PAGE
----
Will Israel bomb its way to the table?

Israeli politicians have suggested for years that they might attack Iran, but, lately, they seem to be dropping more hints than usual. At the beginning of June, Israel's deputy prime minister, Shaul Mofaz, flatly told the Israeli daily Yedioth Ahronoth that, if Iran continues its nuclear program, Israel "will attack it." Mofaz's comments struck many observers as more political than substantial--one of the things an ambitious Israeli leader does to bolster his odds of becoming the next prime minister. But the current prime minister, Ehud Olmert, was also fairly blunt when he spoke in Washington around the same time: "Israel," he said, "will not tolerate the possibility of a nuclear Iran." And, this week, Defense Minister Ehud Barak sounded a similarly tough note on the Iranian question. While saying that "the focus now is sanctions and diplomatic action," he added that "Israel is the strongest country in the region, and it has proven in the past that it is not afraid to act when its vital interests are threatened." Meanwhile, last month, the Israeli air force conducted a substantial military exercise in the Mediterranean, one that looked suspiciously like a dry run for an attack on Iran. No wonder many are convinced that the Israelis are seriously considering an attack--among them, anonymous American "defense officials," whom ABC News recently paraphrased as warning of a "possibility that Israel may attack Iran's nuclear facilities within the year."

What has apparently persuaded so many Israeli politicians that an attack on Iran might be the only available course of action? There are a number of factors; but one of them, oddly enough, may be a faith in the power of diplomacy.


Today, Israelis are convinced that the world is preparing to live with a nuclear Iran. Everyone, from the prime minister on down, agrees that Iran has not been made to feel the bite of real sanctions--at least not to an extent that would change its behavior. The U.S. National Intelligence Estimate published late last year--which argued that Iran had suspended its nuclear program--was widely dismissed in Israel as evidence that the U.S. defense establishment was now inclined to turn the other way as Iran pursued its nuclear ambitions. More recently, Israelis listened carefully to the words of President Bush on his June European tour when he said that he expected to "leave behind a multilateral framework to work on this issue." Bush used a similar formulation six weeks ago when I interviewed him in the Oval Office. Asked what can be achieved on the Iranian front before he leaves office, the president said, "I think what definitely will be done is a structure on how to deal with this ... a framework to make sure other countries are involved."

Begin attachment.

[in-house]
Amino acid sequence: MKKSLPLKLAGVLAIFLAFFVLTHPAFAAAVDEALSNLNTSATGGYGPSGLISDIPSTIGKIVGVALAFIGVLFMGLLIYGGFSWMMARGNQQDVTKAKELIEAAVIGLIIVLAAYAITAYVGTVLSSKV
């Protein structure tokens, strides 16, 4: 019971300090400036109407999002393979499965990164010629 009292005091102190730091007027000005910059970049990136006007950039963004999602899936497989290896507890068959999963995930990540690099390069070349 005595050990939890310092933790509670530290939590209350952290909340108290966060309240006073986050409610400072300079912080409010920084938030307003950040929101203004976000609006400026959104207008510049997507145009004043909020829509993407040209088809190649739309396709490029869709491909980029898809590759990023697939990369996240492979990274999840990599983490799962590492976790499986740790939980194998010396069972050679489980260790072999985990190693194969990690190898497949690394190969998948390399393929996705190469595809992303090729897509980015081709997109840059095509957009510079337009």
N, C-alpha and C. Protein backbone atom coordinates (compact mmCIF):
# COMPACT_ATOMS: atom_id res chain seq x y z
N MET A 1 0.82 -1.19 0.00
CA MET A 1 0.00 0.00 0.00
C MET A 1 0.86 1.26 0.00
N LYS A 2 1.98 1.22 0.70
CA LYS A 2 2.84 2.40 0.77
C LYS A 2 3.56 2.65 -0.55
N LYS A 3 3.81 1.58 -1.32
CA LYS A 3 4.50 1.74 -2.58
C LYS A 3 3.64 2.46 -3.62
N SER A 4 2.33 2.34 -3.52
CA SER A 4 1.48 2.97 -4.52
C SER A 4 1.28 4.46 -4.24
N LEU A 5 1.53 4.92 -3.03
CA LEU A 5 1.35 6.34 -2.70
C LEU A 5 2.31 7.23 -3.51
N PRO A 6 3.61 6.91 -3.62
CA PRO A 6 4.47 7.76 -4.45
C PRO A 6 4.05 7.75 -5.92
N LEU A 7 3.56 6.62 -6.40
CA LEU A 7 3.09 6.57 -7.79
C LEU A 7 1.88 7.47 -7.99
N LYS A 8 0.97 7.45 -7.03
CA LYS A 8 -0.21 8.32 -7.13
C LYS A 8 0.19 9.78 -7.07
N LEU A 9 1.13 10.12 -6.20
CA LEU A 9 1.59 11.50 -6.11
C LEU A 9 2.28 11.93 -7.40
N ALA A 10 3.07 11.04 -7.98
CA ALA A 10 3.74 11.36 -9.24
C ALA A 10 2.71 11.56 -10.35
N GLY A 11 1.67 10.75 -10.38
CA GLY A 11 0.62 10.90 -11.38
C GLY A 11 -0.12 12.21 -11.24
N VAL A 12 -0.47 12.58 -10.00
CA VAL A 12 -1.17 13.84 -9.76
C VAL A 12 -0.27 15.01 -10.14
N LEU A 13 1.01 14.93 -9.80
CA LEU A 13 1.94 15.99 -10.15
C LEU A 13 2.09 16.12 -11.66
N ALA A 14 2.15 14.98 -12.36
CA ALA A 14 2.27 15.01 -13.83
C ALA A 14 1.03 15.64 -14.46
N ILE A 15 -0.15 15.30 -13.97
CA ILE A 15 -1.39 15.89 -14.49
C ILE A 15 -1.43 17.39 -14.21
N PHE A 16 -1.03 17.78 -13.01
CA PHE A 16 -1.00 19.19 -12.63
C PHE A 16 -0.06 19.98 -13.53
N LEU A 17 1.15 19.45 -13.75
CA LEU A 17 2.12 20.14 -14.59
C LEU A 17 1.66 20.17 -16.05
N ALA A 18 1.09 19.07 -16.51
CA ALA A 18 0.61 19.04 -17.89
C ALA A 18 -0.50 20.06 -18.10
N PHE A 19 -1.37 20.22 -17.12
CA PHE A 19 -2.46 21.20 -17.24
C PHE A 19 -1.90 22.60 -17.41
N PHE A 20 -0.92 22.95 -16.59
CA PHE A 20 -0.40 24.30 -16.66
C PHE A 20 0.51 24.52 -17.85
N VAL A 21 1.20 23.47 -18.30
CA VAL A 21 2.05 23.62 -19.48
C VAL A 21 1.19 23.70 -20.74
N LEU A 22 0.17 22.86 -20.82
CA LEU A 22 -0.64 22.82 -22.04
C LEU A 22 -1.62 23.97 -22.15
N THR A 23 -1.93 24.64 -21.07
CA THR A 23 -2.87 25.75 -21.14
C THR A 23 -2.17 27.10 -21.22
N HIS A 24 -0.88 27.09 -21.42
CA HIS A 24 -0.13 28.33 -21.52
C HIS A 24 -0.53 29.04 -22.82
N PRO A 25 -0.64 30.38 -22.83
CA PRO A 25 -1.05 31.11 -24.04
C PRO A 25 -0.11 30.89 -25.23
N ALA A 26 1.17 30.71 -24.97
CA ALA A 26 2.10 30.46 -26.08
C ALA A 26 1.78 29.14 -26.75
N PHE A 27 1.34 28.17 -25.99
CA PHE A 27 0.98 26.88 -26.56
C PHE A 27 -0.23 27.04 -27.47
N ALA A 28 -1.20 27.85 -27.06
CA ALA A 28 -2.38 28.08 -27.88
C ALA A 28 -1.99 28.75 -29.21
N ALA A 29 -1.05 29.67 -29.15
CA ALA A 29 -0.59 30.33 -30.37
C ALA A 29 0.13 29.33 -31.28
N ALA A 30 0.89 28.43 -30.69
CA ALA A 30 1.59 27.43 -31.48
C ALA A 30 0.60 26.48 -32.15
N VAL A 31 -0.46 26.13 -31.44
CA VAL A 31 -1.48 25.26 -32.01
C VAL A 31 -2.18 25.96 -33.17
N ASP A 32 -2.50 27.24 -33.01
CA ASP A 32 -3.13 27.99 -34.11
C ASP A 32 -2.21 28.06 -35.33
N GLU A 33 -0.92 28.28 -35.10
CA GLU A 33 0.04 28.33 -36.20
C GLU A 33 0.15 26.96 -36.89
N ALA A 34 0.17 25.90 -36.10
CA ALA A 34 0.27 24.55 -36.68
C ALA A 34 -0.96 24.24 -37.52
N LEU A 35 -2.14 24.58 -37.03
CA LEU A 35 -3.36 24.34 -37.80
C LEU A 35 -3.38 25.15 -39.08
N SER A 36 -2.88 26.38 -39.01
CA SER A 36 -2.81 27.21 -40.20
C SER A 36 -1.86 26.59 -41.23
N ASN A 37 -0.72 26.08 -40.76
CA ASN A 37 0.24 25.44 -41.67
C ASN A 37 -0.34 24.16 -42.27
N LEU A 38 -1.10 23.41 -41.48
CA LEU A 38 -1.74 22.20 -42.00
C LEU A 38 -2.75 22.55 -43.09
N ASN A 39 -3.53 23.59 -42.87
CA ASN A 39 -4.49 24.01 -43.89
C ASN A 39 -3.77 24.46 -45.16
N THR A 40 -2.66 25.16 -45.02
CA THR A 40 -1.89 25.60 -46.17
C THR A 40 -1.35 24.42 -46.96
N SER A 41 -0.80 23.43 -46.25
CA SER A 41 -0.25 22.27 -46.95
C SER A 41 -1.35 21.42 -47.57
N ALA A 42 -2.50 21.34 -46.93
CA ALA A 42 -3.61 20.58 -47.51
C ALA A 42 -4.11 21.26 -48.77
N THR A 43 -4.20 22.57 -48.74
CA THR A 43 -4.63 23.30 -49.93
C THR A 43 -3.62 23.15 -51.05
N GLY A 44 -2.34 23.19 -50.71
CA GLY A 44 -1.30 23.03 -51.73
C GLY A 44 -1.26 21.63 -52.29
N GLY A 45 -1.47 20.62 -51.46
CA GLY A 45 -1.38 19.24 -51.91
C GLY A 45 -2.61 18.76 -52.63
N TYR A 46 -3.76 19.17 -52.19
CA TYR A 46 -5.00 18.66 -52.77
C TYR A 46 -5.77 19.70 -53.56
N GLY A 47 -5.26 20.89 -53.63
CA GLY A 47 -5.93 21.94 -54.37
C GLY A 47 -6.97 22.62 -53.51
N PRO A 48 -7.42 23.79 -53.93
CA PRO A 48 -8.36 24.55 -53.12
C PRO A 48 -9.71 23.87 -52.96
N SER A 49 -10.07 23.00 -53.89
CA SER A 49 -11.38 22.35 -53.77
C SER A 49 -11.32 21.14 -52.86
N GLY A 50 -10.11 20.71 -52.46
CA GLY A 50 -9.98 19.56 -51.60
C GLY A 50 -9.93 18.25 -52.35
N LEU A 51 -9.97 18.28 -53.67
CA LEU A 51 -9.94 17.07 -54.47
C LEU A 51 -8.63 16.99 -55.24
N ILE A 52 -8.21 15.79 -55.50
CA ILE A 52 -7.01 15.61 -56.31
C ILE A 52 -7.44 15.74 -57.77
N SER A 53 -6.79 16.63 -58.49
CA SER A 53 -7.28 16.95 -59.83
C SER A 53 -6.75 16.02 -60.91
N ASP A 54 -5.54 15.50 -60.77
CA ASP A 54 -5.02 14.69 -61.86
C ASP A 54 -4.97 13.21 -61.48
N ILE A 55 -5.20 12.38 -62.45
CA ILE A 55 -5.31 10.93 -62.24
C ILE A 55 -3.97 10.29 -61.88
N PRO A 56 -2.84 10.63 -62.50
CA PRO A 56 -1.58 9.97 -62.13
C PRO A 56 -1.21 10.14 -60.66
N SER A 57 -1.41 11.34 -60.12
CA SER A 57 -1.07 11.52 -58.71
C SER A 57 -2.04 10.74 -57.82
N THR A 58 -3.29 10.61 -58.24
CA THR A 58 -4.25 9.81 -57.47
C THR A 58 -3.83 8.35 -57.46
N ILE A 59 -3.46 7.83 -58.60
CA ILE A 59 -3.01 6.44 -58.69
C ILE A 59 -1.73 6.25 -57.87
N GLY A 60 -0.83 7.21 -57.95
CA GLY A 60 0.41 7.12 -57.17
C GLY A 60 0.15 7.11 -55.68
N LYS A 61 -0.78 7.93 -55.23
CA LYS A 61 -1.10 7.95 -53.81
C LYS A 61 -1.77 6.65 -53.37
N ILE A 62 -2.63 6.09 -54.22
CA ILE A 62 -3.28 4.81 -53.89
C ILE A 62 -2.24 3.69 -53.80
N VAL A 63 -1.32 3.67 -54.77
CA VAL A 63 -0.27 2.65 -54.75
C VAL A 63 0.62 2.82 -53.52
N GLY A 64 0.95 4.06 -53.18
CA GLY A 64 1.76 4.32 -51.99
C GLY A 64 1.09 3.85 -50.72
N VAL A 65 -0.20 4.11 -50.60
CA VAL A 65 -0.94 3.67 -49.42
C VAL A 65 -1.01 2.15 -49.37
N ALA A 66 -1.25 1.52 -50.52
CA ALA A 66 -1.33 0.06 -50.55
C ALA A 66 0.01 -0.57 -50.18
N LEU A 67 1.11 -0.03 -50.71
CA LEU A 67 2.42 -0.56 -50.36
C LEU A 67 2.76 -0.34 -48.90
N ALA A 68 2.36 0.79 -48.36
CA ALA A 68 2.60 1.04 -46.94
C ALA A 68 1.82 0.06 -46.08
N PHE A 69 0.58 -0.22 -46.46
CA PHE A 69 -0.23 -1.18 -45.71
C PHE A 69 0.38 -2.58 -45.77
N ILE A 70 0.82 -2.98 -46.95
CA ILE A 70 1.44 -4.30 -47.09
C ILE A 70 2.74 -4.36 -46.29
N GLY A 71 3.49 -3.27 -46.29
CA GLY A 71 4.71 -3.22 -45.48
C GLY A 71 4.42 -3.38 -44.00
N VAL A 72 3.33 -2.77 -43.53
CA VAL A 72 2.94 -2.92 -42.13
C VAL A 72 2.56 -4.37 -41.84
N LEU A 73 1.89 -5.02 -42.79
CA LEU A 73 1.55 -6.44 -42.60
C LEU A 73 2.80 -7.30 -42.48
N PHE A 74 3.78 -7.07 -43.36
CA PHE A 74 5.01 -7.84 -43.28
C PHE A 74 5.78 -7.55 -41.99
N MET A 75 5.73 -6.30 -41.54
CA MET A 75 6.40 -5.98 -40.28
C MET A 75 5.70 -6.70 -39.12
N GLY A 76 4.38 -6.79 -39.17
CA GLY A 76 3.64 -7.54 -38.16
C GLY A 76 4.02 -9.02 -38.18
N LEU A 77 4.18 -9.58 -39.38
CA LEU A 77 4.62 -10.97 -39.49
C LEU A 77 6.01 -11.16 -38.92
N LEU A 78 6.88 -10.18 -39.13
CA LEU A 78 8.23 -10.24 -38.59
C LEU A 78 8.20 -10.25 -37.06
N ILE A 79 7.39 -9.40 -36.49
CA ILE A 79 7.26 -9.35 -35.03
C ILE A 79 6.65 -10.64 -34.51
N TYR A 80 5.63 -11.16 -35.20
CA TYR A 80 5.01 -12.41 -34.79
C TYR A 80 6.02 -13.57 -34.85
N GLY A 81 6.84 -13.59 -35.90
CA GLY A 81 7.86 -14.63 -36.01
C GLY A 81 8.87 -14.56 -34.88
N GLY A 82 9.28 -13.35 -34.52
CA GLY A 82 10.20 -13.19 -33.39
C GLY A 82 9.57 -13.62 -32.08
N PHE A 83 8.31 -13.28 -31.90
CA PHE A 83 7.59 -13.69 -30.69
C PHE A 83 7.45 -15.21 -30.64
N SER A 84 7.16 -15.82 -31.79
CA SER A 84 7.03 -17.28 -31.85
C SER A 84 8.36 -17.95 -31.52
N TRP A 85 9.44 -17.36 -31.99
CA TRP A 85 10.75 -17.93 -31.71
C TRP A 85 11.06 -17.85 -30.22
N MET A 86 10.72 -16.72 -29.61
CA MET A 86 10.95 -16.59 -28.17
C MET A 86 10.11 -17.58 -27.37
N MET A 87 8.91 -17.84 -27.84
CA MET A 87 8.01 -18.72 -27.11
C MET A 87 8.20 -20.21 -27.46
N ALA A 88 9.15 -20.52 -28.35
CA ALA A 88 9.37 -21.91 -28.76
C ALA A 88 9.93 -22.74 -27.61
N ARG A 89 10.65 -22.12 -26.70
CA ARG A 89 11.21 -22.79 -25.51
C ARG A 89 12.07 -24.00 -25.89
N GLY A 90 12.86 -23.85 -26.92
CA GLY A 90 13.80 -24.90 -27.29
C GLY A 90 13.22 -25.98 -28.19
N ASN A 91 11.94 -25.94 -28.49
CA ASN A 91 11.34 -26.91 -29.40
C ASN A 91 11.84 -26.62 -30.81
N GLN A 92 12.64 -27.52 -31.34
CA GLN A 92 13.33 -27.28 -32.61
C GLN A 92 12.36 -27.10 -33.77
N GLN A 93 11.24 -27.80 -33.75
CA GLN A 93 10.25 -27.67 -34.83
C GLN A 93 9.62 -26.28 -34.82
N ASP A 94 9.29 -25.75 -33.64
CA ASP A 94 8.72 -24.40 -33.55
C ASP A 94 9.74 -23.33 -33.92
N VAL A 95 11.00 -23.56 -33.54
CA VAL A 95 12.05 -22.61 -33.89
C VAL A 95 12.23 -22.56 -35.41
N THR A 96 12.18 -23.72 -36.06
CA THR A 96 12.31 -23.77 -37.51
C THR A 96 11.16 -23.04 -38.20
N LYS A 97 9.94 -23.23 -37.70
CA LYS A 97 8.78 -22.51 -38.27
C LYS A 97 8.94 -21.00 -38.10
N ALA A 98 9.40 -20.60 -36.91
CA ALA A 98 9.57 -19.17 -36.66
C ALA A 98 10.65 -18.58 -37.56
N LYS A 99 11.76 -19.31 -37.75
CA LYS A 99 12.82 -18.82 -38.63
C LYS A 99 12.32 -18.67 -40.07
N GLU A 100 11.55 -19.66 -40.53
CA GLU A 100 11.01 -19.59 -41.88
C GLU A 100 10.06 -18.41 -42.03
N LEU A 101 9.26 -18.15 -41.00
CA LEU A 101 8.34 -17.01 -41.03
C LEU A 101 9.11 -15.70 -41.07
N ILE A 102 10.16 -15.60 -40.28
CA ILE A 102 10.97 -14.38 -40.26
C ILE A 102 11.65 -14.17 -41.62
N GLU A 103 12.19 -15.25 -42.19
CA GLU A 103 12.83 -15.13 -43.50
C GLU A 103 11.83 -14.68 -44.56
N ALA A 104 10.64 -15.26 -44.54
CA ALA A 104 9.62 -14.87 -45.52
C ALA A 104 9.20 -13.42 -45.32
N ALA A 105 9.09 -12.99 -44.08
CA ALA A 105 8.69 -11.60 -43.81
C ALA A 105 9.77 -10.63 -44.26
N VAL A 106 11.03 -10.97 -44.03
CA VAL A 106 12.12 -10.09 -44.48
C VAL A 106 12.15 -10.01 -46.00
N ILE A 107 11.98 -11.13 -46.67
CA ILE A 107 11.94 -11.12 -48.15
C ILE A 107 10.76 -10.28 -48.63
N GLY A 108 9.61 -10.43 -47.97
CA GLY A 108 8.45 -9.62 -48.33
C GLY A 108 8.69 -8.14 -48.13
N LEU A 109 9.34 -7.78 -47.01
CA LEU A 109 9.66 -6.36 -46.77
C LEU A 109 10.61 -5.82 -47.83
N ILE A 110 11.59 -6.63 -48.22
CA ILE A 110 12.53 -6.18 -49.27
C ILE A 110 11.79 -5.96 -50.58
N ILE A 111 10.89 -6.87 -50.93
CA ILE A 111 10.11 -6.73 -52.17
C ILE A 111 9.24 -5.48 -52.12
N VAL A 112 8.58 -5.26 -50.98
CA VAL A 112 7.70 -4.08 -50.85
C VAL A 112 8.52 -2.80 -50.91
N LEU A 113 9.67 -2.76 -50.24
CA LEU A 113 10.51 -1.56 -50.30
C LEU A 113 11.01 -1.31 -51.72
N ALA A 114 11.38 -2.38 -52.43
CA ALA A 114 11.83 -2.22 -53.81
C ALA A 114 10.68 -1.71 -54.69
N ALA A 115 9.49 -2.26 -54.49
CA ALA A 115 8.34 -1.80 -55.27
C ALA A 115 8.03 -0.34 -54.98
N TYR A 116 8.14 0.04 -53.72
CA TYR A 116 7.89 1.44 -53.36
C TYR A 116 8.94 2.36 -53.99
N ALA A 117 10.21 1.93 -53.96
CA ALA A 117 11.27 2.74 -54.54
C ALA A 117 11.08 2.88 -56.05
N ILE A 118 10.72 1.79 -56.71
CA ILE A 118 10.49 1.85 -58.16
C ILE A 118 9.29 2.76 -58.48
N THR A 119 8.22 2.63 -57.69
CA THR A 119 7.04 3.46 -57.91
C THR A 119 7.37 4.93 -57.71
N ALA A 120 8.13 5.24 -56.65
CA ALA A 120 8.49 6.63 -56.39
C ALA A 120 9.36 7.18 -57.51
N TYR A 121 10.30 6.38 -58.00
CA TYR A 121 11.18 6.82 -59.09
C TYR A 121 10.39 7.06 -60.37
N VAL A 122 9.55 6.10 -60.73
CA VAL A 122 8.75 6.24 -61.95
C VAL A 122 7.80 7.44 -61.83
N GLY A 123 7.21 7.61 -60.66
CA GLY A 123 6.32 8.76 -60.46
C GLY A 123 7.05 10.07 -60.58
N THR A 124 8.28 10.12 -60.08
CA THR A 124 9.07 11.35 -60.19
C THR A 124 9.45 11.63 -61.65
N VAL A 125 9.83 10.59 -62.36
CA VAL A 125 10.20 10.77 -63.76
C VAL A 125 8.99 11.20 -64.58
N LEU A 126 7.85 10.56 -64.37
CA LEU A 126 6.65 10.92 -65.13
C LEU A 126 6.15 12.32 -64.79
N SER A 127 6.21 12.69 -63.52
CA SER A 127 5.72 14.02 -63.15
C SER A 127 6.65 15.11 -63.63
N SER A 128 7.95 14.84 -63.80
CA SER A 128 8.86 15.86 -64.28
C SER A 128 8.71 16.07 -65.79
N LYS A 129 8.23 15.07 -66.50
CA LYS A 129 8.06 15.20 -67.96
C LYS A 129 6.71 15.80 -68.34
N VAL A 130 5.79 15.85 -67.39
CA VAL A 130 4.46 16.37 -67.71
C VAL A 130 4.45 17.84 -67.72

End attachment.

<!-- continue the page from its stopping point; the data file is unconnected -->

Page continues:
Israelis hear "framework" and run to their shelters. Faced with an existential threat, they need prevention, not a framework. Moreover, as the world learned in 1981 when Israel's attack on Osirak (the Iraqi nuclear reactor) generated howls of disapproval from the Reagan administration, Israel does not always abide by an American desire for restraint.

The lesson of 1981 is relevant for another reason: While that attack is seen in Israel as an unqualified success, there is evidence that it convinced Saddam Hussein to redouble his efforts to build nuclear weapons. That is why, in a new paper about the possible consequences of an attack on Iran, Patrick Clawson and Michael Eisenstadt of the Washington Institute for Near East Policy treat the bombing of Osirak more critically. The point they are making is simple: Postponing Iran's achievements might not be enough. The most important measure of success for any military strike is "whether or not Iran decides to rebuild." And this will be determined not by the results of the military act alone, but by what comes after the attack--the regional power struggle, the reaction of the international community, and perhaps even the talks that could lead to eventual compromise.